Michael Barone sees the debates we're having today echoing historic debates between the Progressives who think that ordinary people are helpless in the face of industrial forces and so need a bigger and stronger government to protect them and the Founders who stressed individual liberty.
The Los Angeles Times profiles John Yoo in his role as a law professor at Berkley. Despite protests, Yoo enjoys his life there at the school. Interesting tidbit - his father-in-law is former CNN reporter, Peter Arnett. Thanksgiving must be interesting in their house.
No surprise - the DNC wastes a lot of money at luxury hotels just like the RNC. Both committees should rethink how they're spending money while they're asking donor to give that extra $25 or $2000.
Jonah Goldberg writes that the Democrats are embracing fear and guilt by association as a campaigning tool. Ya think?
All you young people who were so happy to vote for hope and change, guess what - that change is going to come out of your pocket with the new health care plan. The average young worker will pay 17% more in health insurance costs in order to help pay for the health care for older folks.
Mark Steyn waxes pessimistic about our future. "The future lies somewhere between the certainty of decline and the probability of catastrophe." Sadly, if you've been paying attention to what's happening and aren't wearing very rose-colored glasses, it's hard to argue.
Jonathan Turley argues, and argues cogently, that, if the individual mandate survives its constitutional challenges, we will effectively no longer have a federalist system. There will be no limits left on the power of the federal government and the system established by the Founding Fathers of a government of limited powers will have evaporated before our very eyes.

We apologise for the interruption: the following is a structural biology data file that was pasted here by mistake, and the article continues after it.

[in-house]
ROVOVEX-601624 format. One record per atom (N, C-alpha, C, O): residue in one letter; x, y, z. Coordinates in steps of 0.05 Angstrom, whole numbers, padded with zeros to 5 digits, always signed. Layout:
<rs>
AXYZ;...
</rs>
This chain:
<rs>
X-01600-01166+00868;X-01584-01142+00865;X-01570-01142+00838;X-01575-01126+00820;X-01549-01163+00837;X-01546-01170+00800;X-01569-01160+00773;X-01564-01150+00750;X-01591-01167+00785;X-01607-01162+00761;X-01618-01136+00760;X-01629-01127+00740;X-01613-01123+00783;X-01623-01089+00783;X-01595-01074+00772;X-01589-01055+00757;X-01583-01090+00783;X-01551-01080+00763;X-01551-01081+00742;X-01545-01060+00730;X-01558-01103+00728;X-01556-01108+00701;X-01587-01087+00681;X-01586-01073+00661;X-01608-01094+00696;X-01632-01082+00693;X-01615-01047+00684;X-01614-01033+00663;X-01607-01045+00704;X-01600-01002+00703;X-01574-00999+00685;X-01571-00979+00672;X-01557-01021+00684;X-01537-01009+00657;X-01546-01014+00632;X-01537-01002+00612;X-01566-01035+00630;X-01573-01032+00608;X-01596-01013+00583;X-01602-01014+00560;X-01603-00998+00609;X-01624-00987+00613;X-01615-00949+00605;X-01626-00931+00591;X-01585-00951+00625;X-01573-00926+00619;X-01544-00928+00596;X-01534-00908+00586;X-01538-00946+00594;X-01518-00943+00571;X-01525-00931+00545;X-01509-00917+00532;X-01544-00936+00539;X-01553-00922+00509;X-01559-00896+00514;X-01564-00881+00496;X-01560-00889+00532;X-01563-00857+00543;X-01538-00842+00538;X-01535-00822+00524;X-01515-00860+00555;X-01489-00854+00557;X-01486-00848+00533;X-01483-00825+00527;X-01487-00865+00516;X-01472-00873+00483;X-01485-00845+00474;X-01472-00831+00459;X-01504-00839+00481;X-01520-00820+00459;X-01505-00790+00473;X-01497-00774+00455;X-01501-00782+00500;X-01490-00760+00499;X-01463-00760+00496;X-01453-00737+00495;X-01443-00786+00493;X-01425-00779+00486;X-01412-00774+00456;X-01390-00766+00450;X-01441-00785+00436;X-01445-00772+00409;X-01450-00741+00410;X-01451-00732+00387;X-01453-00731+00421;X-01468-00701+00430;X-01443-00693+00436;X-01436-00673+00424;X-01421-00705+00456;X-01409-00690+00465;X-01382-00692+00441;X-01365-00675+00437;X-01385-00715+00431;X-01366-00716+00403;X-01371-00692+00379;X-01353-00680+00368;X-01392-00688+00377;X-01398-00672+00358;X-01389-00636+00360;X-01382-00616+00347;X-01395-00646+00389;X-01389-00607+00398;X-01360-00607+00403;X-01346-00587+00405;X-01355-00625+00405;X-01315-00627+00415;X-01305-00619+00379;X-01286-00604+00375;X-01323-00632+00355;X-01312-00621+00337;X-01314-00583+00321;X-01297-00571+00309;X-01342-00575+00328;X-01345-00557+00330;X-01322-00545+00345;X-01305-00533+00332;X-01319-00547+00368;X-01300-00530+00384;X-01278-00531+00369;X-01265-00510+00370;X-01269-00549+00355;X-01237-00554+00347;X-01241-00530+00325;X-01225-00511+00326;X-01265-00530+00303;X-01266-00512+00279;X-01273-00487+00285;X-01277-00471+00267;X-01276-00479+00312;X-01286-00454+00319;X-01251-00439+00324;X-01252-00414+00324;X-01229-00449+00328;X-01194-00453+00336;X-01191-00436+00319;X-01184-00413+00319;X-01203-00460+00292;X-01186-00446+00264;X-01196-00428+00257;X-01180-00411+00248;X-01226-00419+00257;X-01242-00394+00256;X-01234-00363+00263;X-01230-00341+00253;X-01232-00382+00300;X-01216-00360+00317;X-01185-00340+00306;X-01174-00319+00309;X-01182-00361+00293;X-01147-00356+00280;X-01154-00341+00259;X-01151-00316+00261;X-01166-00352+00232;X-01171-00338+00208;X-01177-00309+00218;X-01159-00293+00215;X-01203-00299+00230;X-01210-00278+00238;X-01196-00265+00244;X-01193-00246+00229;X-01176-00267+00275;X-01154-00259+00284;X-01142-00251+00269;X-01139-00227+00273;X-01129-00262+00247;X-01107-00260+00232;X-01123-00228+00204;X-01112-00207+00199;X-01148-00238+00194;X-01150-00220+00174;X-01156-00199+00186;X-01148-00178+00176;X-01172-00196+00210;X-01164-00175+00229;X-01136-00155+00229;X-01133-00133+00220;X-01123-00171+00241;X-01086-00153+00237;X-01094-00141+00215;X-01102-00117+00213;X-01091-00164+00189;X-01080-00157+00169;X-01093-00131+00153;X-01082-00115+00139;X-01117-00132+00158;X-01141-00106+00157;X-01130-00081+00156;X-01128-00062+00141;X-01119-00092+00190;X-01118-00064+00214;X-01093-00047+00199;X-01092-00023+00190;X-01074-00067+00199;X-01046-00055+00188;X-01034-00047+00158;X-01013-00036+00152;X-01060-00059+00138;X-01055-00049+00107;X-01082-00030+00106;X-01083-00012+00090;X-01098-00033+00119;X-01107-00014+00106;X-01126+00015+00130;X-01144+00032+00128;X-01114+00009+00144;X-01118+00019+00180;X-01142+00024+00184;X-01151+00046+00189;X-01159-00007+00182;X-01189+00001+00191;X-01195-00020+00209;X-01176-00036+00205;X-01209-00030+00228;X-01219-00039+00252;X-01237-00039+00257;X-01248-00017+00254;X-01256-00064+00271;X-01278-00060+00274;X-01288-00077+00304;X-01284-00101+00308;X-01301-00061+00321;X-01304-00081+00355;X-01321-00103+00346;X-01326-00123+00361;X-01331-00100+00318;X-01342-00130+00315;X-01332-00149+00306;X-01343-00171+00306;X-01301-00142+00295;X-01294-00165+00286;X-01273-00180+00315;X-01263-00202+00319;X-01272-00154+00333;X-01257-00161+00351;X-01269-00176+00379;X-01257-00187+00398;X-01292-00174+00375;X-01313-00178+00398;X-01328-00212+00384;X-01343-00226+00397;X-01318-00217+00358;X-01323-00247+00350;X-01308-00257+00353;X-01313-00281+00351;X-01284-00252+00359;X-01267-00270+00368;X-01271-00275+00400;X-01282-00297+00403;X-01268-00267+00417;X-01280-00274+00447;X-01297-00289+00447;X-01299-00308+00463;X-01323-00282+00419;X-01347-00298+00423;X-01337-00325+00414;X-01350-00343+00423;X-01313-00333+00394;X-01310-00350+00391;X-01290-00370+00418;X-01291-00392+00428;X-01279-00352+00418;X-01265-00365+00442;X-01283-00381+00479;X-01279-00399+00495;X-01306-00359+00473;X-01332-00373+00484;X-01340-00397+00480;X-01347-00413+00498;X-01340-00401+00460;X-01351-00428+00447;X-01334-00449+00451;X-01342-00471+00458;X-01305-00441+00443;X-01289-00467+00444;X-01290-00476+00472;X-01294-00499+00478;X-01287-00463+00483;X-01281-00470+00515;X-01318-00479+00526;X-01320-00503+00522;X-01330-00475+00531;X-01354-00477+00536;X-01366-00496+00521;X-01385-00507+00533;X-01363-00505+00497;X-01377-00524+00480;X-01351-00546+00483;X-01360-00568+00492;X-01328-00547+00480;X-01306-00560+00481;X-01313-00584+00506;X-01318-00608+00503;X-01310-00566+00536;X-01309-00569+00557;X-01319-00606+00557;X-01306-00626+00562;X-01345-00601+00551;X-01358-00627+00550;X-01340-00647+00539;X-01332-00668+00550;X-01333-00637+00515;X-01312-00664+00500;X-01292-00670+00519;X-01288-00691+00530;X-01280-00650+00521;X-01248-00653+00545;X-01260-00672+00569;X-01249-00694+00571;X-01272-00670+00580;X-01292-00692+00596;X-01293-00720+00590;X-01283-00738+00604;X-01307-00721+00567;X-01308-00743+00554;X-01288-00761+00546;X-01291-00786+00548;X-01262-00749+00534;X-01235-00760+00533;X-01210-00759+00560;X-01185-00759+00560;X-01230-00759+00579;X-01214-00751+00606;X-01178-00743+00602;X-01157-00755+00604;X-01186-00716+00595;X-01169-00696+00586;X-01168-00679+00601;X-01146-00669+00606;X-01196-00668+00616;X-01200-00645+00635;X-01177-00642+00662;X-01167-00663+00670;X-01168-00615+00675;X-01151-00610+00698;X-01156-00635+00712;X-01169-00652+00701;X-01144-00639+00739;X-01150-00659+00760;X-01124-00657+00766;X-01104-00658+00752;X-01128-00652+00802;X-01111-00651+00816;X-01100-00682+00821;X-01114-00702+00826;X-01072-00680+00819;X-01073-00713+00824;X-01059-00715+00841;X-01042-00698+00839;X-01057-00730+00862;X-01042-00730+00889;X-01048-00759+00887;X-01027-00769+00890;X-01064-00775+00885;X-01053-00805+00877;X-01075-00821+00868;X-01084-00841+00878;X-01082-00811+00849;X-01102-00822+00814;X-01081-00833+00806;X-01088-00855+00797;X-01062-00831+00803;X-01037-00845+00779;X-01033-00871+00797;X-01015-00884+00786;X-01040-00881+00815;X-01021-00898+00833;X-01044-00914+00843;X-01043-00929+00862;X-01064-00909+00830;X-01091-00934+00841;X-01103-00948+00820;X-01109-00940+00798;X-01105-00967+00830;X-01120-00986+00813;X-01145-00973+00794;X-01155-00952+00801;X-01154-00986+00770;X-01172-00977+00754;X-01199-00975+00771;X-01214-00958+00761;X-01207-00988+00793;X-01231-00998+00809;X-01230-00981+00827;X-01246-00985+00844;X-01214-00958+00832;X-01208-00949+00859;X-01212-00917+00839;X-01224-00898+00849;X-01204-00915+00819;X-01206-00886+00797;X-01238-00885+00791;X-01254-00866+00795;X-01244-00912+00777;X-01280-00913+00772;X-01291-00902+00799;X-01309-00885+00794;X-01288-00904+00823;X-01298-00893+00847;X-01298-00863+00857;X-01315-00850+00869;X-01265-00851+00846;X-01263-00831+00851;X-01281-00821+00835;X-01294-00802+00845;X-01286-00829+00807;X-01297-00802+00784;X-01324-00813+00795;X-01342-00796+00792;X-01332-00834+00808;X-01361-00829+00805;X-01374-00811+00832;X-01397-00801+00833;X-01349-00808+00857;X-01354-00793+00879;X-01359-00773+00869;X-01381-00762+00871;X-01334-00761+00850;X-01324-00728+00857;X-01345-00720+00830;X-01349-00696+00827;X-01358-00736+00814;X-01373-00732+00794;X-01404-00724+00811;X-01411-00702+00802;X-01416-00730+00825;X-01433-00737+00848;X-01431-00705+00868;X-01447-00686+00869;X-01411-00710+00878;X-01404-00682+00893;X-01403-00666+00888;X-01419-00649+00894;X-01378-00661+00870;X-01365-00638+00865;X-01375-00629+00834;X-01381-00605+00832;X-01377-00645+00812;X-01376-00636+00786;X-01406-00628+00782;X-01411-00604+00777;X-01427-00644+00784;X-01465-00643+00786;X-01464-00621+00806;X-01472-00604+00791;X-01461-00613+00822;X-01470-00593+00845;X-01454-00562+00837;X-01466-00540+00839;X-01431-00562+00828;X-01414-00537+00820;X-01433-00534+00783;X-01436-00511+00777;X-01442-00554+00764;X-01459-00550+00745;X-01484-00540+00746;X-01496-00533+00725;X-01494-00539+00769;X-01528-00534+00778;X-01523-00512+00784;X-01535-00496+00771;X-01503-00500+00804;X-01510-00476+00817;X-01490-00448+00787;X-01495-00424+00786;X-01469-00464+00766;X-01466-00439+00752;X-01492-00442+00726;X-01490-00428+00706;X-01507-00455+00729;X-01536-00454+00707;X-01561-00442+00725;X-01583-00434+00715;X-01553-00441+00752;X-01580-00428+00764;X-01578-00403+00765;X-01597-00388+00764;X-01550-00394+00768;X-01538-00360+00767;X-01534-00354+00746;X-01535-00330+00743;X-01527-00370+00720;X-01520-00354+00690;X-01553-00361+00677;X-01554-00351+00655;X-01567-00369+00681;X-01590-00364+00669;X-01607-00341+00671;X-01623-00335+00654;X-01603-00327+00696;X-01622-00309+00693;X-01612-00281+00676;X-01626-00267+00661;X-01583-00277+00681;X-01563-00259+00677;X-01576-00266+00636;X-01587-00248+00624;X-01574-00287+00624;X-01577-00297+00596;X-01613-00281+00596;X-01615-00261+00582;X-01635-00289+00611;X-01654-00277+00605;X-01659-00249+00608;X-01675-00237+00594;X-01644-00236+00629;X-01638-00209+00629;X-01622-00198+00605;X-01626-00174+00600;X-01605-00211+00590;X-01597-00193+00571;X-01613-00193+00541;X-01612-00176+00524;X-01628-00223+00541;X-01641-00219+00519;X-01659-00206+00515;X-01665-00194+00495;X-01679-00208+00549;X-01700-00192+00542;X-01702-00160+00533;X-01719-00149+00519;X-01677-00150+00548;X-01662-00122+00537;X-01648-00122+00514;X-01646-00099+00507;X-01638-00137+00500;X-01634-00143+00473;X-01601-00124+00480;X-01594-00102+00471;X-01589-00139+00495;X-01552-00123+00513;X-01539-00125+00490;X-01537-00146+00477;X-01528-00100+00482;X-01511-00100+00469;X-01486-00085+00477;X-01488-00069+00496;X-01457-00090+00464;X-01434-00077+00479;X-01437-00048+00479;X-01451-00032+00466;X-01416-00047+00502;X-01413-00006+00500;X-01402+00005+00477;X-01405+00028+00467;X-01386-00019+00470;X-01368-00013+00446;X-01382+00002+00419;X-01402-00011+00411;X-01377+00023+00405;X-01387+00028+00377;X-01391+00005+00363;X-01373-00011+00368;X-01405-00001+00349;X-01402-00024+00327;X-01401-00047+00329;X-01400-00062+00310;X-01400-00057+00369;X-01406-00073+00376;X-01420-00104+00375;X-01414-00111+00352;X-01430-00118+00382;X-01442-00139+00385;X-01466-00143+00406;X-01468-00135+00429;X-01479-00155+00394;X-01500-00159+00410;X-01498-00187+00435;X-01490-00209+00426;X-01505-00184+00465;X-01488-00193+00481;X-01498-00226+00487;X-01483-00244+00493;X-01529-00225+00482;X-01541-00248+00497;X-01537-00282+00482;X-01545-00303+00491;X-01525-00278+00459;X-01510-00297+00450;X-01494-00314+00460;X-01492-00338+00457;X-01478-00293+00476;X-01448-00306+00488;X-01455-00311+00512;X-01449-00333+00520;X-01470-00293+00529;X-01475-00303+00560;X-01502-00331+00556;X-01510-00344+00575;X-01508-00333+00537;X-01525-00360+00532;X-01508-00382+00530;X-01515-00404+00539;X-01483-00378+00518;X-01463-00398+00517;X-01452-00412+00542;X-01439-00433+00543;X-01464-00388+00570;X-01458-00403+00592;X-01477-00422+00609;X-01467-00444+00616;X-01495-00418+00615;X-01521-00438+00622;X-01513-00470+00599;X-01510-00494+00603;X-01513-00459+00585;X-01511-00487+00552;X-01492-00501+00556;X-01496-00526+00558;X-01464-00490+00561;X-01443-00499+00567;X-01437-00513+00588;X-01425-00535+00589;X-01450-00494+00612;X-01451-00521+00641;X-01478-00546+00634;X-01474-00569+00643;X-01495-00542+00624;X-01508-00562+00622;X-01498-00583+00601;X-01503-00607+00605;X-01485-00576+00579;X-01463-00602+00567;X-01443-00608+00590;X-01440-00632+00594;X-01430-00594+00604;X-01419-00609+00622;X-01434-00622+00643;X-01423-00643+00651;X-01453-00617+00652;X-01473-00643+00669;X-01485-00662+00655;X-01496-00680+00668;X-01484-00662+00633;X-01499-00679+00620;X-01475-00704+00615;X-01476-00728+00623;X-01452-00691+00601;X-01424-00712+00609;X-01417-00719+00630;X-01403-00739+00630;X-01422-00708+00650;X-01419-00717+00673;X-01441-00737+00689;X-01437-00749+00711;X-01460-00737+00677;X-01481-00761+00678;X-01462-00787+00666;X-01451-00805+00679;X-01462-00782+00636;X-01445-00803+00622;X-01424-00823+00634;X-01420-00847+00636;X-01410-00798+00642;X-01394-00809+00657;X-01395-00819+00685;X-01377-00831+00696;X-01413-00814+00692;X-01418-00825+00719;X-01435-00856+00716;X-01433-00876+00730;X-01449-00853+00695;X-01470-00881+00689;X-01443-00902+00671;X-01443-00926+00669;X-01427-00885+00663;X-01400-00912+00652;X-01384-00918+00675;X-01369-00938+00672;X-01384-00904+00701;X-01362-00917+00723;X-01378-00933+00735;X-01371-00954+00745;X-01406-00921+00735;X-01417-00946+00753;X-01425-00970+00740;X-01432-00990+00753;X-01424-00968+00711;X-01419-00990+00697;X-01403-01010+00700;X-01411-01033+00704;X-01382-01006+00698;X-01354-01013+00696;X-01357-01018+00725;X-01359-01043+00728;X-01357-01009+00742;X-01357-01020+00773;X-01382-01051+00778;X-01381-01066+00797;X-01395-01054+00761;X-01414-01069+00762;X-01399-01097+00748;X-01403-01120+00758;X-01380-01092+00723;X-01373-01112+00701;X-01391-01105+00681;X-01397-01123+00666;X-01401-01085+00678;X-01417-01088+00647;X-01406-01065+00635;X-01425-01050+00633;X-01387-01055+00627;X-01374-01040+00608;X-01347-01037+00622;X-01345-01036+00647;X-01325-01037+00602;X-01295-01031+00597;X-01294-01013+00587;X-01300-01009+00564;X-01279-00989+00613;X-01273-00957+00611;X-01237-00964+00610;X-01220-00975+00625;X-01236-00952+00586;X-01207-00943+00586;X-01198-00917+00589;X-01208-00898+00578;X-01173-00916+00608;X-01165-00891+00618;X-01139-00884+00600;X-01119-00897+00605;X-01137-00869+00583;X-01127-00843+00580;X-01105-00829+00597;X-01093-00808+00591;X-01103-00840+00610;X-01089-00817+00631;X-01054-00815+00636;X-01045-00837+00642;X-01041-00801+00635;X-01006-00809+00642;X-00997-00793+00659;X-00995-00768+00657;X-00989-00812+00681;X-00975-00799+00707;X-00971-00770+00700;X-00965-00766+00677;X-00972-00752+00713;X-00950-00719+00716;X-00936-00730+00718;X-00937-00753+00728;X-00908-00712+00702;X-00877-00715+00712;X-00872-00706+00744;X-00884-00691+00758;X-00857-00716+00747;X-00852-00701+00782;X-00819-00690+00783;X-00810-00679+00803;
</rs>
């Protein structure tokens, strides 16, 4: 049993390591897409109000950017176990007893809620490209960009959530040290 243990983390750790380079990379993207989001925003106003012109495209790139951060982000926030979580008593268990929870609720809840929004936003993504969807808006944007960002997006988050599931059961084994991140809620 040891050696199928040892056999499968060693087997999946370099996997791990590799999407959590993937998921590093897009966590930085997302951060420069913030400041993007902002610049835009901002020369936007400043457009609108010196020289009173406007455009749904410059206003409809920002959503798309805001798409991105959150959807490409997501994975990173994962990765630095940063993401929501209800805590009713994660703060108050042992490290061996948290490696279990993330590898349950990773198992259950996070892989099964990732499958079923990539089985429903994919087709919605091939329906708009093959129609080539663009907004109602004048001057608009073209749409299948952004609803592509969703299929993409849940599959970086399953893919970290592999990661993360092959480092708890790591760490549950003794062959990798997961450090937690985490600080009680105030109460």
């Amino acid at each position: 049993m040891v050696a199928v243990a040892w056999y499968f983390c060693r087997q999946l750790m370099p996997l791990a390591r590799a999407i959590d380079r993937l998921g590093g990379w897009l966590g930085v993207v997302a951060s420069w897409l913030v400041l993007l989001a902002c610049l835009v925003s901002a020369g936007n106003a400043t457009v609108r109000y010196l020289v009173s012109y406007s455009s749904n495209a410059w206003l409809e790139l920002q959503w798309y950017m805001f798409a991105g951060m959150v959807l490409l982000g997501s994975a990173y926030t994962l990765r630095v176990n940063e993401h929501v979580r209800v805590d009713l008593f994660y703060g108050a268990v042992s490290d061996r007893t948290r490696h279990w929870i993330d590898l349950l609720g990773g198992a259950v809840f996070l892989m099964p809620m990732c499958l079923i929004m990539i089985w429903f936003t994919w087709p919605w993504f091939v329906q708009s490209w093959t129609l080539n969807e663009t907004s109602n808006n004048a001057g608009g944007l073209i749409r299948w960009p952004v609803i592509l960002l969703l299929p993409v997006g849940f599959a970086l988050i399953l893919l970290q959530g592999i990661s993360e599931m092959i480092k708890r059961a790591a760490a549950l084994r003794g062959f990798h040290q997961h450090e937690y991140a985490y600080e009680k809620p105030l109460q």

David Harsanyi thinks that Mitt Romney cannot be the nominee of the Republican Party. His introduction and support for RomneyCare in Massachusetts has shown him to be wrong on the major issue of politics today. Sadly, because I rather liked Romney in some other contexts, I agree.
How stupid is Henry Waxman? A worthy question. As Rich Lowry and John Fund explain, Waxman can't bear the thought of reality intruding into the nice little fantasy world he inhabits where the government passes law and all goes according to his plan. Any bit of real-world economic effects taking place must be the result of nefarious plans rather than companies simply following the laws that Congress has passed for them to follow. The man is an idiot when it comes to economics, but unfortunately, he's the Democrats' choice to chair the House Energy and Commerce Committee.
Sadly, Jaime Escalante has died. He was the inspirational teacher who, despite his fellow teachers' resentment and skepticism, believed that inner city students could succeed in learning calculus. He believed in setting high standards and helping students to meet those standards. He summed up his philosophy: “Determination. Plus discipline. Plus hard work. That is the path.” A motto we could all live by.